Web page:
OTTAWA (CP) -- Canada's unemployment rate fell for the first time in nearly a year to 8.4 percent last month, in perhaps the clearest indication the hard-hit labor market may be recovering sooner than expected.
The September jobs pick-up of 30,600 was several times larger than the economist consensus forecast, which along with a slight decrease in the number of workers looking for jobs, helped drop the national unemployment rate by 0.3 percentage points.
This was the second consecutive month of employment gains.
There was more good news -- actual hours worked increased by 1.6 percent.
More impressive, the agency said 91,600 full-time jobs were added in September, more than offsetting the 61,000 loss in part-time employment.
This reverses the pattern observed most of the past year as employers cut back by first reducing full-time workers to part-time status.
"This is the sound an economy makes when an economy recovers," said Douglas Porter, deputy chief economist at BMO Capital Markets.
Economists consider employment a lagging indicator because employers usually will wait until they see clear signs that a recovery is underway and will be sustained before beginning to re-hire.
By contrast, the United States is still reporting massive monthly job losses even though most believe the economy there has turned the corner and begun to grow. It's unemployment rate is 9.8 percent, 1.4 points ahead of Canada's.
The unexpectedly strong Statistics Canada report may have had an immediate impact on currency markets with the loonie jumping 0.83 cents to 95.87 cents US. early Friday.
The loonie's continuing rise against the greenback came as other major currencies slipped Friday against the U.S. dollar, which had fallen dramatic in recent days.
A strong Canadian dollar will make exports denominated in U.S. currency more difficult, putting a possible brake on the pace of economic recovery.
Statistics Canada reported Friday that Canada's merchandise exports and imports both fell in August after gains in July and the country's trade deficit with the world widened to $2 billion from $1.3 billion in July.
The value of exports dropped 5.1 percent to $29.2 billion in August from $30.8 billion in July. Imports to Canada declined to $31.2 billion in August from $32.1 billion in July, primarily the result of a 2.6 percent reduction in prices. Volumes were down jut 0.3 percent.
Although the Bank of Canada said as recently as Thursday it sees little reason to back off its conditional commitment to keep interest rates at the record low until mid-2010, the heat is building.
Australia was the first of the advanced economies to reverse course and start raising interest rates this week, and some economists believe Canada -- which has had a relatively mild recession compared to its peers -- may be the next.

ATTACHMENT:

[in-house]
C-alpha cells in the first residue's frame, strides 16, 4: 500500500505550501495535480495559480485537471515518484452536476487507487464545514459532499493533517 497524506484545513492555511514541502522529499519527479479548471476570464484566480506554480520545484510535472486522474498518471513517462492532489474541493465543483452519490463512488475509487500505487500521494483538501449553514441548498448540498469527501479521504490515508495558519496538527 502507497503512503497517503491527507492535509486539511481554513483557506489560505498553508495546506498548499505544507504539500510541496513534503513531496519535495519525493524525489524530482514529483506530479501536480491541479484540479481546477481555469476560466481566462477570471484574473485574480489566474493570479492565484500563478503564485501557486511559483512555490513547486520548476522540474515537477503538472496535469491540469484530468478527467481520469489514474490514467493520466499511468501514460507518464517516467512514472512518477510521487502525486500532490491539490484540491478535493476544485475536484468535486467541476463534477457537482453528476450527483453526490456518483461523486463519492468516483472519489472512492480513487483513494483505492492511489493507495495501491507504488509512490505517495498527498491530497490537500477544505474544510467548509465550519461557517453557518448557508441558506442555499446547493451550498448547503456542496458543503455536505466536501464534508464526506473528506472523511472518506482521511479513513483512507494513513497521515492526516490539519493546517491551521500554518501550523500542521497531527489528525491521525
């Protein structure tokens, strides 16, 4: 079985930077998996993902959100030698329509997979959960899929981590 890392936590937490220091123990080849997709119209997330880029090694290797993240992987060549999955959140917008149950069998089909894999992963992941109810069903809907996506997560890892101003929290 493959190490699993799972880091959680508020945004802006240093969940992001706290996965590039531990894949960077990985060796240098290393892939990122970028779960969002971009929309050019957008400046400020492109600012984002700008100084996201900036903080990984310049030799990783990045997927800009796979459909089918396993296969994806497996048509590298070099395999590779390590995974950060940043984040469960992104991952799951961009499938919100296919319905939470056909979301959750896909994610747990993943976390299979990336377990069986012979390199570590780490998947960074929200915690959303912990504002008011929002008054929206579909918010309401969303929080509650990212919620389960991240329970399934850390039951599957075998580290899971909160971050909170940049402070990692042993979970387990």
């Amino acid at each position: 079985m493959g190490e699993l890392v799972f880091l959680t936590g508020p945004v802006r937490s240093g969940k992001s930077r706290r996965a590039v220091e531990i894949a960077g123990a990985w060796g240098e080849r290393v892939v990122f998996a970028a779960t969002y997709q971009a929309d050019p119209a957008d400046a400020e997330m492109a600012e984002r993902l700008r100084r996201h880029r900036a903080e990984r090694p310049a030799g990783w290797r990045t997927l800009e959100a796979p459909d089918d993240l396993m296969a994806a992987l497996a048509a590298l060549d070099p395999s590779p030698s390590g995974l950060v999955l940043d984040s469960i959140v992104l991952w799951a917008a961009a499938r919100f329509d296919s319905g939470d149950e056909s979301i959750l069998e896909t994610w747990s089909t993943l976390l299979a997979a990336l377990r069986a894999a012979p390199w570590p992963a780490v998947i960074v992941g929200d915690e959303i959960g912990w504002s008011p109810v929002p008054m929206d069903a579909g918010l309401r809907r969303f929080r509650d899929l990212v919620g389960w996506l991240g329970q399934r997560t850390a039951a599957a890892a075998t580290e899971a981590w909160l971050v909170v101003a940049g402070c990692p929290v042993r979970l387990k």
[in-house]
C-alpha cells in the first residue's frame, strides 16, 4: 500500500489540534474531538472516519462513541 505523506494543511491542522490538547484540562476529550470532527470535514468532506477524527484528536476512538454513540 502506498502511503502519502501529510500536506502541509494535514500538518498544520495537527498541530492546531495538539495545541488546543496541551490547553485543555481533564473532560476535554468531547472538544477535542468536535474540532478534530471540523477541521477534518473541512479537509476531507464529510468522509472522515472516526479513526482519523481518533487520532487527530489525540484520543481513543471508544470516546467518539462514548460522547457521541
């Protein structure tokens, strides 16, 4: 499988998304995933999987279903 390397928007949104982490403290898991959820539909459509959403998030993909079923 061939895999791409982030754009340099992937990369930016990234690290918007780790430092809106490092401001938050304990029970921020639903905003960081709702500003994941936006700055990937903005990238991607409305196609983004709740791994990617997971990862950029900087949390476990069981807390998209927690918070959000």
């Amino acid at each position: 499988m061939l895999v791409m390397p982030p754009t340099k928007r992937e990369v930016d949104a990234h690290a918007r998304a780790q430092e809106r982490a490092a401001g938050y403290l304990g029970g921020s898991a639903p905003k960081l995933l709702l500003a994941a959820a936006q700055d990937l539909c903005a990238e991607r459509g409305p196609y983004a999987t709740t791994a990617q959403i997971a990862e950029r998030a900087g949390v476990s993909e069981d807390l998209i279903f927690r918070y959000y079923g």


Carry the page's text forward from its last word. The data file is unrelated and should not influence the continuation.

In a note to clients, Scotiabank economists Derek Holt and Karen Cordes said the jobs data will "feed growth prospects and inflation fears and raise market concerns regarding the Bank of Canada's conditional rate commitment," adding that the dollar "remains the (bank's) principal worry."
Canada has seen a fitful rebound from the downturn, although the most recent data on gross domestic product only extends to July and does not capture the next two months of job gains.
If there was a downside to the Canadian jobs data for September, it was that hourly wage growth slowed to 2.5 percent, the lowest year-over-year wage gain in 2 1/2 years, and that all and more of the net job growth was in the public sector.
Also, adult men continue to have difficulty finding work. September saw a decline on employment among men aged 25 to 55, while women in the same age group saw employment rise by 41,000.
Since October, most of the employment losses have occurred among adult men and youth.
But Statistics Canada noted that the trend of Canada's labor market has been improving steadily forward since the outsized job losses of last winter.
"Since the peak in October 2008, employment has fallen 2.1 percent (357,000), with the bulk of the decline occurring between October and March 2009," the agency noted.
"Since then, the trend in employment has leveled, with the number of employed almost the same in September as it was in March."
The biggest jobs gains came in industries that have been hardest hit by the recession. Manufacturers added 26,000 workers last month, and the construction trade, which may have been boosted by federal stimulus money, picked up 25,000 workers, the second consecutive gain.
Workers in education services also saw improvement with 18,000 jobs added to the sector last month, when students returned to schools, colleges and universities following the summer break.
Meanwhile, employment in transportation and warehousing slipped by 21,000.
Regionally, British Columbia, New Brunswick and Prince Edward Island saw significant job gains in September.
Nova Scotia, Quebec and Manitoba saw outright job losses.